The difference between rest and collapse

You know those moments when you really want to rest / sleep / watch your favourite series (preferably 5 episodes in a row)? Usually when you are working on something new, or when you are about to dive into something that is challenging for you?

And there are those moments when you really want to rest / sleep / watch your favourite series (preferably 5 episodes in a row).

One is a collapse. And one is genuine rest. They look very similar. And yet they are radically different.

Puzzling out these distinctions has been a huge find for me, and still is. I see them confused around me a lot. In fact, this whole topic became a newsletter by request of a friend.

Collapse. And rest.

If you are anything like me (or most people I coach) you are an inherently sensitive person. Being in the world might require you to take more time off, and breaks, than the average Joe or Jane on the street. You have a clearer sense of when you need rest, turn down the stimuli and reconnect with yourself. It is not that others are not tired, but for you ‘just keep going’ is not an option anymore. You have likely resensitised yourself and you allow others and the world to impact you.You are also more in touch with your own needs, including rest (maybe you needed a burnout to get there, maybe it has been a more gradual process, like with me).

Rest is a really good thing. It is rejuvenating and restoring.

Collapse is resistance, that shows up as tiredness.

How to spot the difference? Well, collapse usually shows up when there is something at stake. A worldview, or a belief, or maybe you are stepping outside of your comfort zone. When there is something you do not want to face. For me it shows up a lot when I am on the brink of a new thing (new relationship, new step in my business, new branching out in a bigger way than I have before).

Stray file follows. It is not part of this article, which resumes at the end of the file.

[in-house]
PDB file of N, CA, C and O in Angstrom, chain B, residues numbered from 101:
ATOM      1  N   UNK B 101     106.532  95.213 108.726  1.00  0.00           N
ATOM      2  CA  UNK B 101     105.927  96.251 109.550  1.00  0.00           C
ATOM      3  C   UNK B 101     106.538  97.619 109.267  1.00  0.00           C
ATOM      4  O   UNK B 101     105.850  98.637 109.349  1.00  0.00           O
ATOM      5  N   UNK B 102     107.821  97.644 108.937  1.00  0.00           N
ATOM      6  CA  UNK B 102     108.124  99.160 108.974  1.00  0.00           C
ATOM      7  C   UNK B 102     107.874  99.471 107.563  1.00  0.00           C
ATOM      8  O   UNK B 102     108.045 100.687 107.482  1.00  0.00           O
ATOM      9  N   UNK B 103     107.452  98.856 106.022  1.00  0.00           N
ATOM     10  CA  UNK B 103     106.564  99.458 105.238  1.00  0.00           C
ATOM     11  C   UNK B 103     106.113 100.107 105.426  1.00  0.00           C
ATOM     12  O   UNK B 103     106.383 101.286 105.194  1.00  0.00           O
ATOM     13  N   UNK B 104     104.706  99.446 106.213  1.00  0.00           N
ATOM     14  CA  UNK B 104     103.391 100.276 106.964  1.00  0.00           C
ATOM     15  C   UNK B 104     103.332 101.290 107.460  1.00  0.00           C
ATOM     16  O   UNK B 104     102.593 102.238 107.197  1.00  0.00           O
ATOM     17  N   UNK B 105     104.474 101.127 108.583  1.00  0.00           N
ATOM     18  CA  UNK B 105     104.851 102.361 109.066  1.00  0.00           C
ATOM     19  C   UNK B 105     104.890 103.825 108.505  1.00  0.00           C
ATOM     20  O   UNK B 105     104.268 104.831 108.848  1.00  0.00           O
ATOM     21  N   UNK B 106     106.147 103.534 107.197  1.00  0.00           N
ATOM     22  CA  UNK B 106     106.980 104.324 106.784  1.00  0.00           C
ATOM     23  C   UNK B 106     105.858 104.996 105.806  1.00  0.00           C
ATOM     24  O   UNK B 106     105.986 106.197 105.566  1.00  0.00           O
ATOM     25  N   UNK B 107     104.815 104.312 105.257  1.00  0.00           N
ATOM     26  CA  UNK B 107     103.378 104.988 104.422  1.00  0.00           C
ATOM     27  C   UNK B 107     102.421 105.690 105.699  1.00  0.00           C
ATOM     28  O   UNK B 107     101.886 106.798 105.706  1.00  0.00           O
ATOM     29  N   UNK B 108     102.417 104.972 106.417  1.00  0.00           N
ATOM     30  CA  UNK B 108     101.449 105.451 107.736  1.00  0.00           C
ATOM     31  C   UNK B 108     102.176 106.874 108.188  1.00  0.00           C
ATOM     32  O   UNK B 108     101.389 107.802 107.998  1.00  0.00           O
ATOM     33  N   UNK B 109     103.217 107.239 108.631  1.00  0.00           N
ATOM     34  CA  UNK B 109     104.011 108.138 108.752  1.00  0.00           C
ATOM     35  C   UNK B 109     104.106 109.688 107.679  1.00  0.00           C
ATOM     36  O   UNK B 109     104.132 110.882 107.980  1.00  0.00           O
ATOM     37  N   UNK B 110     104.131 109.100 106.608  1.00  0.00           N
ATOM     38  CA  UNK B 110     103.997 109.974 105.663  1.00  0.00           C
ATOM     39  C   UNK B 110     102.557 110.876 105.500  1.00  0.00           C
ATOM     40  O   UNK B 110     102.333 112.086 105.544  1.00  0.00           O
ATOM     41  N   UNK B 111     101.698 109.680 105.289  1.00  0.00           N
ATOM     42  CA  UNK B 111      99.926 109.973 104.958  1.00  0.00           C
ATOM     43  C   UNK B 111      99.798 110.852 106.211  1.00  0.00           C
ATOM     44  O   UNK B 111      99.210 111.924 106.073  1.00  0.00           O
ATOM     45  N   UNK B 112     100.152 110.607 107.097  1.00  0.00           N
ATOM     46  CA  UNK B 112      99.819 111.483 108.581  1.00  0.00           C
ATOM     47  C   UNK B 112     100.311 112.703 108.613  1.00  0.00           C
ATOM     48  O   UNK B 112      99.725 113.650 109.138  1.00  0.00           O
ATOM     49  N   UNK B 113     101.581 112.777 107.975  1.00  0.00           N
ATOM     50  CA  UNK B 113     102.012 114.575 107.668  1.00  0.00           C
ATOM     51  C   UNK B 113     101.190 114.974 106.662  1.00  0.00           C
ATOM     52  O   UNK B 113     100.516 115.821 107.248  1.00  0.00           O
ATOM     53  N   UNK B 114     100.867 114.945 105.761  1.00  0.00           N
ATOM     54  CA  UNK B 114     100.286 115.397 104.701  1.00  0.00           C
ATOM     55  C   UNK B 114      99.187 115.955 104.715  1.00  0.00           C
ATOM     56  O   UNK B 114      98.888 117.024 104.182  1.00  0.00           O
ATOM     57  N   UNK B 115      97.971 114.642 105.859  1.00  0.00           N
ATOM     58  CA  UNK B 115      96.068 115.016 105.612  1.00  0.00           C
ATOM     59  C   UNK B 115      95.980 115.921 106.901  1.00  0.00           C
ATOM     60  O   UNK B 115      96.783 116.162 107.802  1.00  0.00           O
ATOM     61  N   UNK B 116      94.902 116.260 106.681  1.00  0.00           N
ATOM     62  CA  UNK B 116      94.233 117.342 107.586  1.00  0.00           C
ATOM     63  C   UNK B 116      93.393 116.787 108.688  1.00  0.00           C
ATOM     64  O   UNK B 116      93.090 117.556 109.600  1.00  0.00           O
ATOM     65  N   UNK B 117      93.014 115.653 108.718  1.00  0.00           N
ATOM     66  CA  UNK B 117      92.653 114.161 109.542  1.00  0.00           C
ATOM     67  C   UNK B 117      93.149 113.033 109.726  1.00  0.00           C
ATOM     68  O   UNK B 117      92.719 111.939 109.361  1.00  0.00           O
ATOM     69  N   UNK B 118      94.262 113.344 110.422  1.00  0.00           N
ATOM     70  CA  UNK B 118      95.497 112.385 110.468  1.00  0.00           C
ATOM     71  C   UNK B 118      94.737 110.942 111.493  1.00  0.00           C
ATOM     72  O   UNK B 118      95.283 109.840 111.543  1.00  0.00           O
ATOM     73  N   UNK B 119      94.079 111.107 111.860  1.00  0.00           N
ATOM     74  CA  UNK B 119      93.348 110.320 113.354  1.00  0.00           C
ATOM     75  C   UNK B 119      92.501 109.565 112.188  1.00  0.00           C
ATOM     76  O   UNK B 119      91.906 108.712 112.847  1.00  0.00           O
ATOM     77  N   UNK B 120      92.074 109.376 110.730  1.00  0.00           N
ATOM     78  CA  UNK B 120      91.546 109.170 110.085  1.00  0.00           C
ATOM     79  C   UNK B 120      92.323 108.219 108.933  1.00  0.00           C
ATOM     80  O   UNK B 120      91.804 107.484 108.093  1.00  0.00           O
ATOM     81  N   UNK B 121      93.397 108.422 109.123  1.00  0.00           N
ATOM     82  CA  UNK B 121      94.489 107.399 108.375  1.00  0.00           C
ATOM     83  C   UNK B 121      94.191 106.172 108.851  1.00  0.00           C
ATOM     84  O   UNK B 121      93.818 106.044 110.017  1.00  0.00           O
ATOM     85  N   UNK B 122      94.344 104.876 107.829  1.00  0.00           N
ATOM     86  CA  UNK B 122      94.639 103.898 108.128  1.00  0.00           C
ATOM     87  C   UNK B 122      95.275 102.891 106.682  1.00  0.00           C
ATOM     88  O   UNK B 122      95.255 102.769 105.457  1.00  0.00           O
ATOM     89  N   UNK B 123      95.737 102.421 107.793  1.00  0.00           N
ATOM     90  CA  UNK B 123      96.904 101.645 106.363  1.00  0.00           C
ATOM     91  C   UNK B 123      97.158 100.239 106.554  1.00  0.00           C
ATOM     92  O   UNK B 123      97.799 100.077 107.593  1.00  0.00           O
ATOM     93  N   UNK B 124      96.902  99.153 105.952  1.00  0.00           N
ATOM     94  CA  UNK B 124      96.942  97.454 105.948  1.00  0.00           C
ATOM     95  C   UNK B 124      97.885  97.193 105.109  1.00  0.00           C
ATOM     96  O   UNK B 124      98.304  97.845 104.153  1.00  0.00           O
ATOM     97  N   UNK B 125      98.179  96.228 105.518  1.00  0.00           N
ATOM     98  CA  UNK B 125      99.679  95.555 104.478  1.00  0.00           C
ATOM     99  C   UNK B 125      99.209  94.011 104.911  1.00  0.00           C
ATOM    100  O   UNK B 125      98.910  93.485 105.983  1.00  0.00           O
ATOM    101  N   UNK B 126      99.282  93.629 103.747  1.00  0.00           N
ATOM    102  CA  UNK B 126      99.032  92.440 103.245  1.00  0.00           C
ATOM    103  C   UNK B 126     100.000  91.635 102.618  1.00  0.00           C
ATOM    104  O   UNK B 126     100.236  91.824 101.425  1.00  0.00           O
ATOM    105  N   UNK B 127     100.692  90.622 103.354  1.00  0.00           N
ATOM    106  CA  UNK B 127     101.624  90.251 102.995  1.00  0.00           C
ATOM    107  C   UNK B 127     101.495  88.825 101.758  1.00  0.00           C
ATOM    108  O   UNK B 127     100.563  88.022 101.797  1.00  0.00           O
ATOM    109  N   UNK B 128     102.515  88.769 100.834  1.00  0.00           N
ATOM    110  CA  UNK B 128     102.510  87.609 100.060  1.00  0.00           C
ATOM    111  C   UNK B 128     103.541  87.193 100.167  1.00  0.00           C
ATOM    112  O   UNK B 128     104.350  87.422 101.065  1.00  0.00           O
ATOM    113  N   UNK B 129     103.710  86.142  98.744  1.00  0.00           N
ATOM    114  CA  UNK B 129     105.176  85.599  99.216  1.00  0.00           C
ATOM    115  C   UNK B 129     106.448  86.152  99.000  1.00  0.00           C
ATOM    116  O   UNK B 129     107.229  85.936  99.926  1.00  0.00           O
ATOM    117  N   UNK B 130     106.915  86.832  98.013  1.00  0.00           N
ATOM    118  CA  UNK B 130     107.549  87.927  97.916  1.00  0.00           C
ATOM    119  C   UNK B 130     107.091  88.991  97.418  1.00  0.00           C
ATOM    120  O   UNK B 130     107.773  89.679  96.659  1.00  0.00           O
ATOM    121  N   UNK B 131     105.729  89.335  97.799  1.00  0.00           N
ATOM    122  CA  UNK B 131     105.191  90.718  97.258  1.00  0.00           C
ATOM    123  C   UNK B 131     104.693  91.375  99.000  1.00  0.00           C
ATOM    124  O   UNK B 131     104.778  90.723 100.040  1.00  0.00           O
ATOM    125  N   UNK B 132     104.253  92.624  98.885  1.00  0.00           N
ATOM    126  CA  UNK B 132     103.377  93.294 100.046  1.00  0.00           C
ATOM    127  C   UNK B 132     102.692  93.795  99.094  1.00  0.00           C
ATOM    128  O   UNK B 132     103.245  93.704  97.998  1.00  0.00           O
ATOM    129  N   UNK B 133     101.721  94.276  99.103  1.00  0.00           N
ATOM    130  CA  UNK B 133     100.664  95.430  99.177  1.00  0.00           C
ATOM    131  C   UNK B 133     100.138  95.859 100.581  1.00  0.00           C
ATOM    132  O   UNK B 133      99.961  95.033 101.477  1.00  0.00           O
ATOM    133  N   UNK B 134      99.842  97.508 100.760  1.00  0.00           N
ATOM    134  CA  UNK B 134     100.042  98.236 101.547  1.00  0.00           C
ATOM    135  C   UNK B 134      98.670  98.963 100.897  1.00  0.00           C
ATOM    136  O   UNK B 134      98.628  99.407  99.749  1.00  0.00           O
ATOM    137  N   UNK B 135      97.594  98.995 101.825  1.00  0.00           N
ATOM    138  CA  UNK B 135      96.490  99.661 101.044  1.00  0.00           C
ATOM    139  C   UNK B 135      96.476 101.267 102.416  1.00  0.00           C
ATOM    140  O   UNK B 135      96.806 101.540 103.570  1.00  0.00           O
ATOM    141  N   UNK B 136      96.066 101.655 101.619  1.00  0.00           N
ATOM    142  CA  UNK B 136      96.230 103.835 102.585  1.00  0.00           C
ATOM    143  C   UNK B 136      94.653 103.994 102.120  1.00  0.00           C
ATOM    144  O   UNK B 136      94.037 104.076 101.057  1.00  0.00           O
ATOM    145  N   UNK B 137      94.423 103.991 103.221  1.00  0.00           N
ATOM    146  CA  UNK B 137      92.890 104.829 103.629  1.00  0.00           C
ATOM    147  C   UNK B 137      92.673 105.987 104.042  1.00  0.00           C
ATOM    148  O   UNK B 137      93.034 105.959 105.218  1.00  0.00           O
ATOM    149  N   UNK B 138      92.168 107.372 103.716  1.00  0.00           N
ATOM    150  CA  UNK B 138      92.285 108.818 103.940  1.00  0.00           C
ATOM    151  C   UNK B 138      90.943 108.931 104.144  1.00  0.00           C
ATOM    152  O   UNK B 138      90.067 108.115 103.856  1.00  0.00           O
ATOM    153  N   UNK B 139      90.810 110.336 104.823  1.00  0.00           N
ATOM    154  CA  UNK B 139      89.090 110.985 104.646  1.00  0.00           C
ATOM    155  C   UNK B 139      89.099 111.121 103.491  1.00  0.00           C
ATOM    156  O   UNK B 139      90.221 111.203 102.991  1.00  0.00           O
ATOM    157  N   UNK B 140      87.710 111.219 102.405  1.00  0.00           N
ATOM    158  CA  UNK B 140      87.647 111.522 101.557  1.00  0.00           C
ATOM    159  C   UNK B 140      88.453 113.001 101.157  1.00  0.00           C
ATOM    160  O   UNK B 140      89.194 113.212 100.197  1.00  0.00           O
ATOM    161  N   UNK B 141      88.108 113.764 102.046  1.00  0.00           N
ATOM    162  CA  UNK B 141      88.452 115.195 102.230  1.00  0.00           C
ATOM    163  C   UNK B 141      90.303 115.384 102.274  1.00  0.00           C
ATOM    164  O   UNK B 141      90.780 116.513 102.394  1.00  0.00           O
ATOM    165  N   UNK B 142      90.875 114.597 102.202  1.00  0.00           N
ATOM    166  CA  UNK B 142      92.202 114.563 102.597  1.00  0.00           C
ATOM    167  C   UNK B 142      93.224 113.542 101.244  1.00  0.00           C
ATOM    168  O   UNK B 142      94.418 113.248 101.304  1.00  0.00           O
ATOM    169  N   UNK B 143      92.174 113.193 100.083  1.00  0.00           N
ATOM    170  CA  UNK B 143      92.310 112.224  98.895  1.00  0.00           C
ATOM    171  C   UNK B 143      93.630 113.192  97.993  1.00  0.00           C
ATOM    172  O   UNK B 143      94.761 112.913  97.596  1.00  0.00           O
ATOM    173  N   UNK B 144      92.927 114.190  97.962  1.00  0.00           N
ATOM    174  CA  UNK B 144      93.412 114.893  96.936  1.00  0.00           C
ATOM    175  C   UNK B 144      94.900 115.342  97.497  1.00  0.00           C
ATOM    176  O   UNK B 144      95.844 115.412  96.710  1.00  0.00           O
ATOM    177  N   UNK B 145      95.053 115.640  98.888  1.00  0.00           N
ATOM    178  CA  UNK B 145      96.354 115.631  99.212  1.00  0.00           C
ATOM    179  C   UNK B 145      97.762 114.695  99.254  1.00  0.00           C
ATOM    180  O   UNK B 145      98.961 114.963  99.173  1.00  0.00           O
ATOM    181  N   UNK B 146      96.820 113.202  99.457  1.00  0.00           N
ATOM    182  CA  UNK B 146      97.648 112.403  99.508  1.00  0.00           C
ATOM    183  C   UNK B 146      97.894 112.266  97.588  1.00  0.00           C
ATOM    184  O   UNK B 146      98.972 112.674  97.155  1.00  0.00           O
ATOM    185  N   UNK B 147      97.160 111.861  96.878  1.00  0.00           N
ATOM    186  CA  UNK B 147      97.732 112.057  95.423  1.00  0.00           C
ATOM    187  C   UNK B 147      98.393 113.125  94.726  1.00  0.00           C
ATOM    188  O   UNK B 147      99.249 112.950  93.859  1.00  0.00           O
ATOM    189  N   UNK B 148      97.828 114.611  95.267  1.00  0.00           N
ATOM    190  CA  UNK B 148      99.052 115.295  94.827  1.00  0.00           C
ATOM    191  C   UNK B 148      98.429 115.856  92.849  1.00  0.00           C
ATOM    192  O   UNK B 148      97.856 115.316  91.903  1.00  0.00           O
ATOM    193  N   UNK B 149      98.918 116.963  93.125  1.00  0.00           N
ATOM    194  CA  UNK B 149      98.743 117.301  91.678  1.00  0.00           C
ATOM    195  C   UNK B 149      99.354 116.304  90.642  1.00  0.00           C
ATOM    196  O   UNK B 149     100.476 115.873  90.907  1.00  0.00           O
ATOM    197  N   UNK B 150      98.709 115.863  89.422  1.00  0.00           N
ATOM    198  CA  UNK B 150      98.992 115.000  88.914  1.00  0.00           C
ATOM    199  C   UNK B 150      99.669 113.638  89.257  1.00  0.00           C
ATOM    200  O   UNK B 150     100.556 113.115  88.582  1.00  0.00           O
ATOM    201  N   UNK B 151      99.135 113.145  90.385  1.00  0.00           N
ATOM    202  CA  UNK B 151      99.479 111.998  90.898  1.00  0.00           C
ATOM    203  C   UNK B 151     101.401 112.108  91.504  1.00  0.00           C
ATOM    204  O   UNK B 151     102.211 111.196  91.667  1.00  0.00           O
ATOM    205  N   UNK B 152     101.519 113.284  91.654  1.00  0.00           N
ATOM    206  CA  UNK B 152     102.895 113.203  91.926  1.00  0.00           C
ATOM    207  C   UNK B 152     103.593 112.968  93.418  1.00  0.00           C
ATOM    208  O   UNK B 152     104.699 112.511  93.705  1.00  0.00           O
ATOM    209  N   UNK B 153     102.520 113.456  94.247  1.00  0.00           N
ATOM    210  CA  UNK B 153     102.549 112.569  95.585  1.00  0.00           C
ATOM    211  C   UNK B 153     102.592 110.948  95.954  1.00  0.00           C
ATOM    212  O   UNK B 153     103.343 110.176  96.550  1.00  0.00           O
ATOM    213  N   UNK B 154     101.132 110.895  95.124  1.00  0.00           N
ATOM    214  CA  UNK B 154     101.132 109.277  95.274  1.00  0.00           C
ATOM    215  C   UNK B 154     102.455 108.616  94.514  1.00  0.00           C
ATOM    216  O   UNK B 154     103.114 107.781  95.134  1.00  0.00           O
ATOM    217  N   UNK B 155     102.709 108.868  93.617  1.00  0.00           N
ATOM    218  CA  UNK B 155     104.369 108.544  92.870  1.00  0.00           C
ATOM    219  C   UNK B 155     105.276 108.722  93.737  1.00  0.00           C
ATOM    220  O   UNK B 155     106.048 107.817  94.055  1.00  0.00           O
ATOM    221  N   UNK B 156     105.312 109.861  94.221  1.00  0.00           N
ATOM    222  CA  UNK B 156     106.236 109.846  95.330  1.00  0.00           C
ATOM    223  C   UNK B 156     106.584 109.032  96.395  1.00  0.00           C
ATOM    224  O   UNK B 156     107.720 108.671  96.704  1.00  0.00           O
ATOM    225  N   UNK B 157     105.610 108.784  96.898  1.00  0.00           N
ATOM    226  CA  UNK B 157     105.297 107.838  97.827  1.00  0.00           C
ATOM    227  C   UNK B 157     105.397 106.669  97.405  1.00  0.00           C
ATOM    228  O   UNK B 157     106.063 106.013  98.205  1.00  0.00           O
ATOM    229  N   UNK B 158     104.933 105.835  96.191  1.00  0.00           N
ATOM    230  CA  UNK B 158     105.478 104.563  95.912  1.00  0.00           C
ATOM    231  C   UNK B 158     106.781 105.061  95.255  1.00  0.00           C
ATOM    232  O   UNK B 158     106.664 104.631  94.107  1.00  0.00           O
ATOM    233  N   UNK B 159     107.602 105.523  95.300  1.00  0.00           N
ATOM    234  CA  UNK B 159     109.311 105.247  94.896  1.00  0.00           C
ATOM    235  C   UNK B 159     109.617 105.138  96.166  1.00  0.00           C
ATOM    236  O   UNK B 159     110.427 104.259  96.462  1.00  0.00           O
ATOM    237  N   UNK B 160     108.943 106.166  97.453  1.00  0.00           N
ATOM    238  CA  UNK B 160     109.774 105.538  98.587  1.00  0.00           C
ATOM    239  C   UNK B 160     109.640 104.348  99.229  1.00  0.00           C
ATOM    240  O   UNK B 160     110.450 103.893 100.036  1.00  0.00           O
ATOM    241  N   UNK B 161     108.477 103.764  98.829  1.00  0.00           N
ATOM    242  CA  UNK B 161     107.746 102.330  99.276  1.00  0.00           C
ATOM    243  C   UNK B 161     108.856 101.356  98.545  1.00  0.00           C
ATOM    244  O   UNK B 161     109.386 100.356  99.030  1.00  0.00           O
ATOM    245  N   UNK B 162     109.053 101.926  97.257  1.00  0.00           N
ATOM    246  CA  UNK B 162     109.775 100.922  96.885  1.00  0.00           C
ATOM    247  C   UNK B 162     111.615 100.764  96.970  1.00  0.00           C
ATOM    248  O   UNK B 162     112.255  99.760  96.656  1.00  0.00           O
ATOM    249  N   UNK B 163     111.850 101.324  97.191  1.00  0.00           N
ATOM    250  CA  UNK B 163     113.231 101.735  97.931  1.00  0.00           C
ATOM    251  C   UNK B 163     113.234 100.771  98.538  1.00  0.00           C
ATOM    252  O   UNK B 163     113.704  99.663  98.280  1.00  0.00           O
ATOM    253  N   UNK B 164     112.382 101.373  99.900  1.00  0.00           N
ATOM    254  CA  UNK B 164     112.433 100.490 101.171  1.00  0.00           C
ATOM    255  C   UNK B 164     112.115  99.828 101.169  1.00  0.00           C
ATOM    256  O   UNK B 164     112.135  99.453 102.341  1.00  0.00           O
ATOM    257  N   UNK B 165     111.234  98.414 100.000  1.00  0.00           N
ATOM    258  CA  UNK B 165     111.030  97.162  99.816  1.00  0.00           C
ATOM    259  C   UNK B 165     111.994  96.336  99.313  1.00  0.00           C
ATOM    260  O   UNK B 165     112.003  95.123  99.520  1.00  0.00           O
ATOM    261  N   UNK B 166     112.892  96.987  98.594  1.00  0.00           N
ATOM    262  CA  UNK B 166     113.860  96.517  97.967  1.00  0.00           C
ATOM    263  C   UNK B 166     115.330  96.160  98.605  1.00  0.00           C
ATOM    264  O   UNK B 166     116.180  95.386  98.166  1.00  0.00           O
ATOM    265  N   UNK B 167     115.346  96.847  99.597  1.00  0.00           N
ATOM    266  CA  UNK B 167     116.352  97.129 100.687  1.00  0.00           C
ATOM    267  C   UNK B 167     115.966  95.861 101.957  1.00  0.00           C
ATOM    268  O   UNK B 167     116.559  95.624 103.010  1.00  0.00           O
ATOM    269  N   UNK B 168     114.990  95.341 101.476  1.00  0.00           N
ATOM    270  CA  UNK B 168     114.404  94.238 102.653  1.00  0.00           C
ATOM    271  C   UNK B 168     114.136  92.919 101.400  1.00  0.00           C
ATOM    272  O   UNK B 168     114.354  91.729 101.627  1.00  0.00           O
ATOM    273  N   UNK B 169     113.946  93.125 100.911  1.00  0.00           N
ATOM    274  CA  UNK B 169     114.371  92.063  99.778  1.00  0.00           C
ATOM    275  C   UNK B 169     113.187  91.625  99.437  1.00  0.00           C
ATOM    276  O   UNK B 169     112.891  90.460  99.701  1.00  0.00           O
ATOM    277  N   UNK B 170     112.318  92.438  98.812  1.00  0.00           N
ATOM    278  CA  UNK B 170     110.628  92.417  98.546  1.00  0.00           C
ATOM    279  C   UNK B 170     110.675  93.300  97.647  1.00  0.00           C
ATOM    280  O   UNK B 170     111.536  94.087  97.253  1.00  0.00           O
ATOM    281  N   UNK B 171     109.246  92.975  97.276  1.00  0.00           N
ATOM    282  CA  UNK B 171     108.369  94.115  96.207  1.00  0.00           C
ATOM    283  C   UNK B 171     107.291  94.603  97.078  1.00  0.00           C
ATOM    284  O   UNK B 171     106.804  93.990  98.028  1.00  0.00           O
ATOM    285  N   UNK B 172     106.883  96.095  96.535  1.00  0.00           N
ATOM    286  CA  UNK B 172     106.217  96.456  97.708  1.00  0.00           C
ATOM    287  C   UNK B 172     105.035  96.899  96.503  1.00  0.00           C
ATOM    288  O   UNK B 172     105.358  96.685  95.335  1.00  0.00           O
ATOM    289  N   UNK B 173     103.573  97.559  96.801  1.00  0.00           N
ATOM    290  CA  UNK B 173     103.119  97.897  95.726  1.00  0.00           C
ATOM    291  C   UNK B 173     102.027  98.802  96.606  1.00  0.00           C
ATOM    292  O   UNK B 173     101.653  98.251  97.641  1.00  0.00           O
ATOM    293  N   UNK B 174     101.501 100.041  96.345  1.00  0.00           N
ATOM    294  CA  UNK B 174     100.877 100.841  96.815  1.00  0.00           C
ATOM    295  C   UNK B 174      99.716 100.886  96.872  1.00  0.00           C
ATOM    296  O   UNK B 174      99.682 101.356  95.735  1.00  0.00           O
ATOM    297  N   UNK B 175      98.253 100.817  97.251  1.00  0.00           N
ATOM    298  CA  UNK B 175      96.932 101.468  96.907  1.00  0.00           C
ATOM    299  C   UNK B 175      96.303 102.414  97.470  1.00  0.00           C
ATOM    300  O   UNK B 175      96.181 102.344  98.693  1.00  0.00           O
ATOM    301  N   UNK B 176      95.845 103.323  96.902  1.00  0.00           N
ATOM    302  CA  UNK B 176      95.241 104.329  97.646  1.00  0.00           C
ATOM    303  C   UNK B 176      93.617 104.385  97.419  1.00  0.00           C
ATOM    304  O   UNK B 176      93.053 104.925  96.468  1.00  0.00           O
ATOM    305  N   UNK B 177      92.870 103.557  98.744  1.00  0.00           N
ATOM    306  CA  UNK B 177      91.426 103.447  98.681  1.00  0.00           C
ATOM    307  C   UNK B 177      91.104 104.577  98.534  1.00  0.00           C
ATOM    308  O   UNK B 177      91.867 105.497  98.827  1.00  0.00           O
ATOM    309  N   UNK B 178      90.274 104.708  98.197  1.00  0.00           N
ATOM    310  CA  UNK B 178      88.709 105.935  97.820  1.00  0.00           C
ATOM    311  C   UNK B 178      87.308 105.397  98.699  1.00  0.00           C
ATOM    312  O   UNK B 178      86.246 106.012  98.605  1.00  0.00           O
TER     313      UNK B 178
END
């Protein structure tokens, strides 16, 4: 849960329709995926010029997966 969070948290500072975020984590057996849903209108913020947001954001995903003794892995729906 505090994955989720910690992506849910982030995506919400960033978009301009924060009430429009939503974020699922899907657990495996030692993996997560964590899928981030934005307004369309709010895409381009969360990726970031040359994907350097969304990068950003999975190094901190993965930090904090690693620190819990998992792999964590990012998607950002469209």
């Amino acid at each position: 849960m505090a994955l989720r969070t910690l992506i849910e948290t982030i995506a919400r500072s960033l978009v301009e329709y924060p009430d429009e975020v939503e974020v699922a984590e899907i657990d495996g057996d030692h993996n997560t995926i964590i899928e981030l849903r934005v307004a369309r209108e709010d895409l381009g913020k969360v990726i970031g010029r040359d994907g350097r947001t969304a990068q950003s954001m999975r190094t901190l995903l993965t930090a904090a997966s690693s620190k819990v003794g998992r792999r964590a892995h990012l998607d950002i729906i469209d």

It shows up in different ways too, usually with some dialogue attached. Some favourites:

– “Who am I to…”
– “It is not really true that I…”
– “I can not believe / receive this..”


– “I really deserve this rest”
– “Yeah, it is much better to do X”
– “It does not have to be done today anyway..”
– “O look, kittens!”

And so on. I lay down and indulge. And yet: it is not restful. At all. Because in the back of my mind that story keeps playing, I feel anxiety, because I am not facing ‘the thing’, and I sort of hover on the threshold between complete denial and facing something. It is very unpleasant. To be honest, it really sucks. And on top of that I tend to judge myself (fiercely) for it too.

Sounds familiar?

Personally I hate being in that limbo space. But it has proven to be oh so seductive. There are times when I much rather collapse than face my fears and resistance. But not really. Catch my drift?

What helps me is: owning up to it. Calling a friend, sharing what is going on, and also discovering (usually in dialogue) what is really happening for me (“I am afraid to do this new thing”, “I am afraid of judgement”) and then do it anyway.

Because the fear is rather normal. And the collapse is simply there to keep you in the place you were in, to keep you ‘safe’. The trick is realising you are not in danger and it is going to be all right, even though it feels scary.

I wanted to do this new thing. And I am excited about it. And I am just hitting some resistance in the process of doing it. Which is actually very normal because we humans like comfort and safety, yet both we and the world are constantly changing. And once you get through your resistance, that is were the aliveness is.


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Coach, trainer & lover of all things human and relational. Supporting you in finding a deeper connection to yourself & others, so you can truly lead, wherever you are.

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